In 1870 a Massachusetts newspaper reported that
predator bluefish drove the local menhaden ashore and upriver so thickly
"that one could take a common fork and pitch them into the boat".
1785, a Loch Fyne fisherman told a visiting MP that it was not unusual
to catch 350 turbot, sole and "large, fine flounders" on just one long
line of 400 hooks.
Of course, the catastrophe of overfishing is compounded by climate change, sea level
rise and ocean acidification.
On the Antarctic Peninsula, Adélie
penguins that once nested in snow now huddle ankle deep in mud, downy
feathers adapted for snow are soaked in sleet and drizzle, and chicks
Adélie populations on the Peninsula are down 90% in 30 years.
the last 25 years, the North Sea has warmed 1.25C. Of 36 species
surveyed in the North Sea, 15 have moved northwards by an average of
The alternative, since water cools with depth, is to dive a
At the present rate of warming, fish would have to submerge 3.5
metres every year.
But light falters with depth, so herbivores can only
survive in the zone of photosynthesis.
Sea levels are rising: in
the first seven years after its opening in 1984 the Thames Barrier was
shut four times; now it closes between five and 10 times a year.
Mississippi delta loses 50 square kilometres of land a year through a
combination of subsidence and sea level rise.
"champagne seas" off Ischia are home to molluscs with paper-thin shells
"so weak they can be crushed between thumb and finger".
But humans are
altering the chemistry of the oceans
on a global scale.
When in 1998 Joanie Kleypas, a US expert in coral
reefs, first realised that by the 21st century corals would be bathed in
water corrosive enough to destroy them, she found the discovery so
overwhelming that she excused herself and ran to the bathroom to be
Roberts is alive to the small things.
Pteropods grow in
polar seas to densities of 10,000 per cubic metre "within shell castles
sculpted from transparent crystal whose cold beauty seems perfectly
fitted to icy seas".
They are a keystone species in the food web: within
50 years they could be off the menu because of acidification.
viruses in the ocean – four billion to a litre of clear seawater – if
stretched end to end in a thread a 200th of the thickness of the finest
spider gossamer, would stretch for 200 million light years "so far
across the universe it would pass by 60 galaxies".
La Jolla - Red tide
Roberts has a
way of bringing marine disaster closer to home.
The long summer vacation
of British parliamentarians is not a reward for their legislative
labours but a consequence of the Great Stink of 1858, in which a Thames
choked with sewage and refuse became so vile that parliament's windows
were hung with sheets soaked with bleach.
Summer sittings were
Cycles of nutrient overload and plankton bloom
are now exported downriver to the sea, where oxygen levels plummet and
everything that cannot move simply dies and rots.
Off the Mississippi
delta, the dead zone at its peak now extends across 20,000 square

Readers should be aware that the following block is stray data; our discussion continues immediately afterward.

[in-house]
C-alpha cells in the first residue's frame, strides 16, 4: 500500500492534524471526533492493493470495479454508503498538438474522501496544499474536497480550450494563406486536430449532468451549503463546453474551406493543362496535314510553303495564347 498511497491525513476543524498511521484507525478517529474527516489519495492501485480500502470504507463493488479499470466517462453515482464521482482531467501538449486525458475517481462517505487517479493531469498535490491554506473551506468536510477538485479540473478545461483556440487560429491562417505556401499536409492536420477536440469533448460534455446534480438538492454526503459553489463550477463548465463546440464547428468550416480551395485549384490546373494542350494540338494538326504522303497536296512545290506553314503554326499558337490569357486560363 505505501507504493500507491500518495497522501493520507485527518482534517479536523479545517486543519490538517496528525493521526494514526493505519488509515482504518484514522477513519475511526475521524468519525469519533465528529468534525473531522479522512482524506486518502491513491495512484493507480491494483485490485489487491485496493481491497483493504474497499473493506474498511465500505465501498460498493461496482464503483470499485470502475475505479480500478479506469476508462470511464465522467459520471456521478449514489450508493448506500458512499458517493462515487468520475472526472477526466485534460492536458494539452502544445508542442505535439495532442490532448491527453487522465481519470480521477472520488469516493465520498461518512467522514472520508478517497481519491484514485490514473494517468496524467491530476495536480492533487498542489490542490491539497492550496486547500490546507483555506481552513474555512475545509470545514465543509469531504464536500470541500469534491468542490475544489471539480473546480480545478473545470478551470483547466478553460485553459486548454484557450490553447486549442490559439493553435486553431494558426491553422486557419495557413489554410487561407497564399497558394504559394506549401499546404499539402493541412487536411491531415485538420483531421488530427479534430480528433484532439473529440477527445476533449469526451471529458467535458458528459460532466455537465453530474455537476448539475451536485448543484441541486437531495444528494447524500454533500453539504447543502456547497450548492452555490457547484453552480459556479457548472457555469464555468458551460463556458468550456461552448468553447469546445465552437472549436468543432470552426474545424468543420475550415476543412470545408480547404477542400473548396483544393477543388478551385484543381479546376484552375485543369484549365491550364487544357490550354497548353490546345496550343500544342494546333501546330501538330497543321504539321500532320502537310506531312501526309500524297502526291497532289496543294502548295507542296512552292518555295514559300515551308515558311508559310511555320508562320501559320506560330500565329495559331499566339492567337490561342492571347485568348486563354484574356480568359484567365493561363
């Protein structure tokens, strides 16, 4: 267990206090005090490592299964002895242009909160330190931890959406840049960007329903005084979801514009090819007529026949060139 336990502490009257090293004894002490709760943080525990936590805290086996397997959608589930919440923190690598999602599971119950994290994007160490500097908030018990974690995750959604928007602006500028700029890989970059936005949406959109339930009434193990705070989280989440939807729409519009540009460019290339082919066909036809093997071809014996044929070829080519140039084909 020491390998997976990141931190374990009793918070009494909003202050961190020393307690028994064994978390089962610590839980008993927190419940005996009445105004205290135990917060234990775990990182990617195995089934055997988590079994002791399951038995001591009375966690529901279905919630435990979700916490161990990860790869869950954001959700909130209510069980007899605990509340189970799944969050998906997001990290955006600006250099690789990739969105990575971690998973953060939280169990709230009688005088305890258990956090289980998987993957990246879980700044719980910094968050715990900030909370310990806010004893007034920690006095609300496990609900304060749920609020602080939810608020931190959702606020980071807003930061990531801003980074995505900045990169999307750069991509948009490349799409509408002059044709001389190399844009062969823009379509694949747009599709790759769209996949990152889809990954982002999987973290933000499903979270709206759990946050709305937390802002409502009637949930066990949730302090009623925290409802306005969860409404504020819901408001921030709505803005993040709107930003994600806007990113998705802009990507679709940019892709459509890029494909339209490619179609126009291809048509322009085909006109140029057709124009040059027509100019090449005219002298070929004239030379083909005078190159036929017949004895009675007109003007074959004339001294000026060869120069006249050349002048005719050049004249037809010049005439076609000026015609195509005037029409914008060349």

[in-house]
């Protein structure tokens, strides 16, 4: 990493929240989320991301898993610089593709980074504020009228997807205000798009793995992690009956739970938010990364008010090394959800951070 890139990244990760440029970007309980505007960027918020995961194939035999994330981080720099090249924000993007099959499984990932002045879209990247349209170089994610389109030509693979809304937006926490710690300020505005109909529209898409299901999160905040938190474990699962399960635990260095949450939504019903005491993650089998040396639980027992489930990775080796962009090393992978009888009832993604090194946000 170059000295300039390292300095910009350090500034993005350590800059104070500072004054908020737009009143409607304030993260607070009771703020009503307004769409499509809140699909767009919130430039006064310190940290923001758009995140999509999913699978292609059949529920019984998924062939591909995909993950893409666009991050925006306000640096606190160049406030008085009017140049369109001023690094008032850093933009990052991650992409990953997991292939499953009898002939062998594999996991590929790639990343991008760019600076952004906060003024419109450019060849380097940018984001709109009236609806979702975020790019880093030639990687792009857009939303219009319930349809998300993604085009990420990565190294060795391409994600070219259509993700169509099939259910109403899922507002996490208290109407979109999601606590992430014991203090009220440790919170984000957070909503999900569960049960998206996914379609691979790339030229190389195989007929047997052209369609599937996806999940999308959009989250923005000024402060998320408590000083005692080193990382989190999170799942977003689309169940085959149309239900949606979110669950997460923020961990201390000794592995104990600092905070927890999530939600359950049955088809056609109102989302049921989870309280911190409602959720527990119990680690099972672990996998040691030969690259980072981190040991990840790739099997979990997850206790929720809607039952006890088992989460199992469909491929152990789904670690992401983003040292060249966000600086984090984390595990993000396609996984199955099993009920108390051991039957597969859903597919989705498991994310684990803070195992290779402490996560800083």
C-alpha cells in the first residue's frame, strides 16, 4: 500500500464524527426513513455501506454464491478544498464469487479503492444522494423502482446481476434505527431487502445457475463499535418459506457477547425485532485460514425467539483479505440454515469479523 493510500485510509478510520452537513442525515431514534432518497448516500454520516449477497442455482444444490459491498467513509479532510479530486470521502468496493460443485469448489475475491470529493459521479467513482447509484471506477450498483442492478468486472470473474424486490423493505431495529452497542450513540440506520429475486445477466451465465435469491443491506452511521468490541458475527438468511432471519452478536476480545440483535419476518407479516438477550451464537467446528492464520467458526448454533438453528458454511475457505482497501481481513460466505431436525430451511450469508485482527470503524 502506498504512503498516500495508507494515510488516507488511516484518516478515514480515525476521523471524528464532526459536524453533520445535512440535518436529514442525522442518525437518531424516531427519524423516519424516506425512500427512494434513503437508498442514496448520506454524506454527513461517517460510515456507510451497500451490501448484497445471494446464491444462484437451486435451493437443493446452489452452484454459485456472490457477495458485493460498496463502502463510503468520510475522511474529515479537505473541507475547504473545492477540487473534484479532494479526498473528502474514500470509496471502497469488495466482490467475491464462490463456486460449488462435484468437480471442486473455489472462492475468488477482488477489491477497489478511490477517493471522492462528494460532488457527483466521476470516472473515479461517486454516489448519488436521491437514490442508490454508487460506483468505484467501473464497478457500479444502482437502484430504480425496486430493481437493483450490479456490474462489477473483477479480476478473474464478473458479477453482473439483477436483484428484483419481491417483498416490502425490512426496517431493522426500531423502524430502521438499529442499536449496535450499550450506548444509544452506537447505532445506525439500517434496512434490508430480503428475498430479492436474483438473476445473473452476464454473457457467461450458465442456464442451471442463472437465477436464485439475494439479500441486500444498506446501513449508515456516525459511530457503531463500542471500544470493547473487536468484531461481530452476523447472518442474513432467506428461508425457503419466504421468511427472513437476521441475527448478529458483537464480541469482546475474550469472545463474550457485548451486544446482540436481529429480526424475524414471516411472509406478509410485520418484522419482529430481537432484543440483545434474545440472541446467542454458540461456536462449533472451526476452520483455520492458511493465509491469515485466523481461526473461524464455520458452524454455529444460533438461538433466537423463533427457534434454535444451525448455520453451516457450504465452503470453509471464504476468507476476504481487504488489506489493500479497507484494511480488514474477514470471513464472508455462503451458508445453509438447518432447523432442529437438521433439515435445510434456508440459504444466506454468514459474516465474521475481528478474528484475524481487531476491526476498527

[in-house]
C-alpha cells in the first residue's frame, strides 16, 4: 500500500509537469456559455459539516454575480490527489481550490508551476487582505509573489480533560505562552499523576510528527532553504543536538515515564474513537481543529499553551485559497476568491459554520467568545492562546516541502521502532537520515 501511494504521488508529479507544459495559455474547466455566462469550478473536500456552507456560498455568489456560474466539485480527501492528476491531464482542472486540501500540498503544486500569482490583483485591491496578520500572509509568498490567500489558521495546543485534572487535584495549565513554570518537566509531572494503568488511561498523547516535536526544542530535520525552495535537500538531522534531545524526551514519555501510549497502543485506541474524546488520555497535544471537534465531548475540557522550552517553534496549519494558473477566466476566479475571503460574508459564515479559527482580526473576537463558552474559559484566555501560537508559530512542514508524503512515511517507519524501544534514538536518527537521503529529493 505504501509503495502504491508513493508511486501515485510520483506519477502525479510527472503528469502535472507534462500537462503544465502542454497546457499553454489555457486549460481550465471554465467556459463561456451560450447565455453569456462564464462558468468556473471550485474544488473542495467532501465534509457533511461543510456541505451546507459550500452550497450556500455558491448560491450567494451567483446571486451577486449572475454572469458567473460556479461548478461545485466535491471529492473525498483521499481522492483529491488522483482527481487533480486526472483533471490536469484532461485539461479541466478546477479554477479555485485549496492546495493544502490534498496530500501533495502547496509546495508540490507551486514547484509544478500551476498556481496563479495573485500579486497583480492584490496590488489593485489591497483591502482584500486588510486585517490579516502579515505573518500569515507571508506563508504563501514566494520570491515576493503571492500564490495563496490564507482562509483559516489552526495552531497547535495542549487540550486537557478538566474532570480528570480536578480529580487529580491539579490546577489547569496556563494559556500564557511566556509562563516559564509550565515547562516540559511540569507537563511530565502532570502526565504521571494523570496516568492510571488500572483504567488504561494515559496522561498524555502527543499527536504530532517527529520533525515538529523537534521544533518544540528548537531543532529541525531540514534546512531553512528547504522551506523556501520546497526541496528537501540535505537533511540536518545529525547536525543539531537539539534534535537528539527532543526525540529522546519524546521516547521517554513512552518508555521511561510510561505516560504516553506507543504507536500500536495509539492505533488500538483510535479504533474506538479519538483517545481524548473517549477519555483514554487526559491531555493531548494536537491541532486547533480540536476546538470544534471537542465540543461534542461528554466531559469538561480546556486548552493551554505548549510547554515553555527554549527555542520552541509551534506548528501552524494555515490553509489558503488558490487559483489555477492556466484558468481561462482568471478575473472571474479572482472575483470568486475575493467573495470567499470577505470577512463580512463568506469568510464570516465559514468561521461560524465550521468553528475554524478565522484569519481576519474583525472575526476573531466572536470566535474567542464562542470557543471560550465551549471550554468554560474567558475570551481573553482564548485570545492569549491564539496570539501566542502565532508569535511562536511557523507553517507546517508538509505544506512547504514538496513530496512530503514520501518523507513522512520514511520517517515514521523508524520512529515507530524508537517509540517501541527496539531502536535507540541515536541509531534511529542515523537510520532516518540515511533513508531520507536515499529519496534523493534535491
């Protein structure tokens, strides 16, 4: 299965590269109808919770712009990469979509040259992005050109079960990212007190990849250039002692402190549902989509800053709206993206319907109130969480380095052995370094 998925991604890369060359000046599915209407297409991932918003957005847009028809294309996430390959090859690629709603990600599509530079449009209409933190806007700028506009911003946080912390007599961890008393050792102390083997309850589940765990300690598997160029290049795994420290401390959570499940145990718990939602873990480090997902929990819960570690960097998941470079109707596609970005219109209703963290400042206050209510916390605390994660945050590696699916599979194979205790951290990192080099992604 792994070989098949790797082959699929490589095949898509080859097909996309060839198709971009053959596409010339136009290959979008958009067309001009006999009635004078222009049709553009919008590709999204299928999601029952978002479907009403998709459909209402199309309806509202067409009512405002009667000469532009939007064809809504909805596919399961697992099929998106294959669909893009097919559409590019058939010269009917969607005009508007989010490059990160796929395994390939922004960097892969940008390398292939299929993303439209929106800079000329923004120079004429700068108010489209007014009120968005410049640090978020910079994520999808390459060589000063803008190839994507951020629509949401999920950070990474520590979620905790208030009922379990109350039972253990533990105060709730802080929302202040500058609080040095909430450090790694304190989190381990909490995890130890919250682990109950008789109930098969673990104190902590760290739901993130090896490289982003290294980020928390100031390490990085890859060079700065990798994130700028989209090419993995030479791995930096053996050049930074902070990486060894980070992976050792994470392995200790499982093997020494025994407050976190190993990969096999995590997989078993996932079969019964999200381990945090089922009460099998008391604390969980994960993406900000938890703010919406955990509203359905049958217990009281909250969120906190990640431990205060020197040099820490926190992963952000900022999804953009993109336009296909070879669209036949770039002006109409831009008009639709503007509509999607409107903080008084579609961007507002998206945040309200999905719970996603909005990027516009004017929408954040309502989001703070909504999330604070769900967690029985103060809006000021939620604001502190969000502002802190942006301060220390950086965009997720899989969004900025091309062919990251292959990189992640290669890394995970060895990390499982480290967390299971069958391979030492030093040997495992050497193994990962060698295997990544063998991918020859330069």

kilometres of sea.
There are winners – there are always winners –
and one beneficiary of the combination of nutrient enrichment, low
oxygen and overfishing are the jellyfish; polyps that are 95% water,
"blobs of seawater wrapped in a transparent glaze", some of them toxic
to the touch.
In 2004, in Monaco alone "an estimated 45,000 swimmers
were treated for stings".
He is good on the horrors of oil spills but he points out that the Gulf of Mexico's fishing fleets kill more marine life
in a day than BP's notorious Deepwater Horizon disaster did in months.
Oil companies are easy to demonise but the biggest source of oil pollution
is either run off from land or directly injected by the two stroke
engine of the recreational boat: the floating fuel and oils concentrate
on the surface, poisoning the eggs and hungry larvae of hundreds of
There the oils join the polychlorinated biphenyls from
plasticisers and fire retardants and other persistent organic pollutants
that concentrate in the ocean's meniscus.
This is a surface layer "not
much thicker than a piece of kitchen clingfilm" that is rich in fats,
fatty acids, proteins, floating eggs and millions of microorganisms, a
region critical to life in the sea.
So the pollutants find their way
into the fat and breast milk of the ocean's top predators.
weight, a third of all human waste is plastic: an enduring polymer that
also ends up in the ocean gyres, on beaches and shores and reefs even in
the remotest regions, and of course in the stomachs of albatrosses,
turtles, sharks and even whales.
"A dead pygmy sperm whale stranded in
Texas had a plastic rubbish bin liner, a bread wrapper, a crisp packet
and two other pieces of plastic sheeting choking off its stomach."
dead albatross chick in the Pacific contained a piece of plastic with a
serial number – "it was traced to a US bomber that had crashed into the
sea in 1944".
And don't even get him started on the so-called
silent world, a world in fact blasted by the roar of supertanker
engines, of military sonar and seismic explosions, a world in which any
noise travels at five times its speed in air.
In Ocean of Life, Roberts
tells a wonder-filled story of humankind and the sea: all of it
illuminating, not all of it hopeless, and some of it unexpectedly